GUEST EDITORIAL: Plan ahead to stay fit during the holidays


Tis the season for homemade sweets that only come around one time of the year. These tempting treats usually come with obligatory attendance to an event with family, friends or coworkers. So, since you’re at a party and your favorite treat won’t stop staring at you it’s time to splurge, right? You can always work it off later, but the holiday season is busiest time of the year. So, what if later doesn’t come until February?

From Thanksgiving to New Year’s there seems to be a giant conga line of delicious foods everywhere you turn. The key to enjoying your favorite holiday treats and staying fit is all about prioritizing. If you know the dates and times of parties and events, mark them in your calendar and plan daily exercise around these events. Here’s the deal, it is the holiday season so here are a few things to think about while getting into the spirit of things.

First things first, don’t panic. Your food choices do not equal your value as a person. The holiday season is a challenge for anyone trying to eat healthy. Also, be realistic. Don’t deprive yourself! Treat yourself with your favorite cookies, cake, fudge or whatever else it is that dances like sugarplums in your head. That being said, be realistic. Don’t go cold turkey and boycott holiday treats, that’s simply not reasonable (or sane). However, if you are easily tempted, plan ahead. Decide what isn’t worth the calories, and what you think is worth spending 20 extra minutes on the treadmill. Find that balance and you should be good to go!

Now, let’s talk about the moment that your plan goes completely down the drain. You went full-on Buddy the Elf at the dessert table, and you are having regrets. Don’t shame yourself for eating an entire gingerbread house, the resulting sugar coma will be enough punishment. A buffet-style event can set you up for success, or complete failure. Assess your options as you make your way through the line to make your plate. It is pretty easy to spot the healthier items that are available, and it’s also very easy to fix yourself a 3,000-calorie plate before you even hit the dessert table. If you fill two-thirds of your plate with the healthier items available, then you should be good to go. If you feel like you deprived yourself on that first go-around, head back and get a small sampling of some not-so-healthy foods. Moderation is key to a happy holiday, and a well-balanced lifestyle.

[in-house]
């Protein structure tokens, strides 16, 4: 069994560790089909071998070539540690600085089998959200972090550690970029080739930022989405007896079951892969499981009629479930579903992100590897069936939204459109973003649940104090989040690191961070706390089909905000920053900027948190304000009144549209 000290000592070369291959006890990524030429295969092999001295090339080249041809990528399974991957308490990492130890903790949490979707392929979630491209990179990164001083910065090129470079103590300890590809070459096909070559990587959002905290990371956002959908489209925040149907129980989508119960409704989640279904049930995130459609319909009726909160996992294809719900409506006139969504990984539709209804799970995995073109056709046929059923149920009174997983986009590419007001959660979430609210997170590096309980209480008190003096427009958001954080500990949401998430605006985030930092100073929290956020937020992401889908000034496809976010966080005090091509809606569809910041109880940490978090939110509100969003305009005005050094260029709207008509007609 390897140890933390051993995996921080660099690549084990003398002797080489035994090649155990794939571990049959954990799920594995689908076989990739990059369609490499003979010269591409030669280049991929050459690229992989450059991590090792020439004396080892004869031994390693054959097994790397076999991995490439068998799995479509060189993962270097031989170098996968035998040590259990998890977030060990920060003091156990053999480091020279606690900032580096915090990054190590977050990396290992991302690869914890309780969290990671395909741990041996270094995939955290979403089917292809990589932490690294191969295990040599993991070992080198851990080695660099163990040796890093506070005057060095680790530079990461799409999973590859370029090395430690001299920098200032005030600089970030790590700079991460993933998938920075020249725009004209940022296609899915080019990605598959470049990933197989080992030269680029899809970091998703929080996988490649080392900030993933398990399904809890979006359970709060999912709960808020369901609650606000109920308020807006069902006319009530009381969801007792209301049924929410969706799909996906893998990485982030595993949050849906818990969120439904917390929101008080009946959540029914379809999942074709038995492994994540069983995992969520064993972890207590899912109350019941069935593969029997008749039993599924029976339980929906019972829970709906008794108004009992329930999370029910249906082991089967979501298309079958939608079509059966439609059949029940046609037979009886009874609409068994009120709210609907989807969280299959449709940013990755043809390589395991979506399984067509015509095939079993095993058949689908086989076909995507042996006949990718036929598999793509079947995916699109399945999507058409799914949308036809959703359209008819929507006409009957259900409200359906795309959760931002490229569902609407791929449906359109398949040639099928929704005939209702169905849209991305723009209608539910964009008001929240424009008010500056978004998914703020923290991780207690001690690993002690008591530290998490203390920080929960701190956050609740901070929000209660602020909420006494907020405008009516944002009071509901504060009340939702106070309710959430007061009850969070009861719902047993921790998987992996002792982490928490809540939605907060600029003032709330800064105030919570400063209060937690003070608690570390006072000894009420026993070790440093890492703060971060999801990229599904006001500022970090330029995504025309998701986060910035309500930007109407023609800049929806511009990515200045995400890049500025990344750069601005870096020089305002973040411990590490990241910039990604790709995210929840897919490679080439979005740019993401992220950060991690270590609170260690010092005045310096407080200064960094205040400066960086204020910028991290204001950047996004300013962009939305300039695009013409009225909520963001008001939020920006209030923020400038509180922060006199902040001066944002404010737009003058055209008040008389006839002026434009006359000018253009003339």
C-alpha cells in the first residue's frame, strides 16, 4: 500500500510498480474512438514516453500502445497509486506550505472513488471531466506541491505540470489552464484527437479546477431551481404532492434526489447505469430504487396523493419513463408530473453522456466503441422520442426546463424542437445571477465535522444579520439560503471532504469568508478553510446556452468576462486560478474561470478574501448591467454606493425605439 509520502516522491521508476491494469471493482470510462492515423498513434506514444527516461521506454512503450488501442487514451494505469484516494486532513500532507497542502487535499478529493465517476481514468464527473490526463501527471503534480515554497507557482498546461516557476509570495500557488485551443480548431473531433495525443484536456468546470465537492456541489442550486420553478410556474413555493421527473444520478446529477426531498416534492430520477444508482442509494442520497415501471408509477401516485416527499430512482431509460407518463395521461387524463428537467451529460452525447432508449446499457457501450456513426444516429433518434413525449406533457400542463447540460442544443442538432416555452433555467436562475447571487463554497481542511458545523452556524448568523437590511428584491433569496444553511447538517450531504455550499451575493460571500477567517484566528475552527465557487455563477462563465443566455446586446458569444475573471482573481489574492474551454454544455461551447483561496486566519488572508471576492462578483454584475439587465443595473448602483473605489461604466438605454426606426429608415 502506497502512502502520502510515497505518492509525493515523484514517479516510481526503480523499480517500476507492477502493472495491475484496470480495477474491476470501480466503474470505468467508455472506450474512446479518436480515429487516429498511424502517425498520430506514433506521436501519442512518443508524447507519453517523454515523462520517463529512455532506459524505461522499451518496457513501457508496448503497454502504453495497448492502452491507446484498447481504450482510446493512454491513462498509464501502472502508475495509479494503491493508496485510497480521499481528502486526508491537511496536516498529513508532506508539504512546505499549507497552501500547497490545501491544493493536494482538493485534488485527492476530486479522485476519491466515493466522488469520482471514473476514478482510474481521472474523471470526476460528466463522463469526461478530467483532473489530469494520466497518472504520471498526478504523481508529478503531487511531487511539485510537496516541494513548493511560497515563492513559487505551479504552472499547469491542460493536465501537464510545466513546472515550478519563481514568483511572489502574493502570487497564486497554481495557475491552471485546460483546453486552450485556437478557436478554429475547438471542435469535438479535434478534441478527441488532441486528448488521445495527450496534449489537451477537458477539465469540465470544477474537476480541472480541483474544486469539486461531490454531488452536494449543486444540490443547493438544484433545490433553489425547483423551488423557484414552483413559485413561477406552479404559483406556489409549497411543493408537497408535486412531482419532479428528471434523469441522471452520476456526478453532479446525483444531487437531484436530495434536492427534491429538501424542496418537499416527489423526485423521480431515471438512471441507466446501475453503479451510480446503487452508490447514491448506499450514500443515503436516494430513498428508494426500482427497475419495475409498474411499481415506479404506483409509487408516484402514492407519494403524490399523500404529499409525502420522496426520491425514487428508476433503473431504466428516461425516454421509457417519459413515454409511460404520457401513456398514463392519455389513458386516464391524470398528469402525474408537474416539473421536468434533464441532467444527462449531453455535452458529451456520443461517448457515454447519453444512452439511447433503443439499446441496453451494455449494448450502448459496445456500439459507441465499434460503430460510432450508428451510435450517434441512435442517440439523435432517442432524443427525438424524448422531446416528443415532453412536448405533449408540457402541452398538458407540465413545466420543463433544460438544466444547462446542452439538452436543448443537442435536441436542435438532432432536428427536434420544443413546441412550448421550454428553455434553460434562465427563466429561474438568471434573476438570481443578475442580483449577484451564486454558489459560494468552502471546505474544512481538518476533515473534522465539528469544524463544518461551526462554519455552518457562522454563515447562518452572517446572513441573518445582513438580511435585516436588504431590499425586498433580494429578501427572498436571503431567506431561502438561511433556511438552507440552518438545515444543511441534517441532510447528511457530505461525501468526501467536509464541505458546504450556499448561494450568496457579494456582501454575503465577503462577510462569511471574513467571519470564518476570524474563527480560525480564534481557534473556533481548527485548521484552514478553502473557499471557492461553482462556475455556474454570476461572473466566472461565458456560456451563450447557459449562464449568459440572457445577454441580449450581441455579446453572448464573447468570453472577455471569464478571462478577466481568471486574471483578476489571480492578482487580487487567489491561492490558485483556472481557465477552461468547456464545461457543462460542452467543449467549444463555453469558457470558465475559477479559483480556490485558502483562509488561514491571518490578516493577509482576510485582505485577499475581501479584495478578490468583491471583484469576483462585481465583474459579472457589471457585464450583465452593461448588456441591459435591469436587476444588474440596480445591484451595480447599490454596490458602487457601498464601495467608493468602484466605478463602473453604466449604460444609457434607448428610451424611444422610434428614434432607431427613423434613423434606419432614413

The most important thing to remember is that a healthy and well-balanced lifestyle is not defined by one change, but many small everyday changes that lead to big results. Celebrate the small victories because no matter how great your willpower is the holidays are just overwhelming. Through the years you will experience health and wellness successes and setbacks. This is called learning. Deep stuff, right? Take a look back at past holiday seasons and try to remember what worked and what didn’t. What were your health and wellness goals then, compared to now? Let’s be real, struggles with food don’t just exist during the holiday season. Making small lifestyle changes throughout the entire year, can make you the health and wellness MVP of the holiday season.

Kayti Persall Murphree

Health & Wellness Coordinator

Cullman City Parks & Recreation

Photo: Getty Images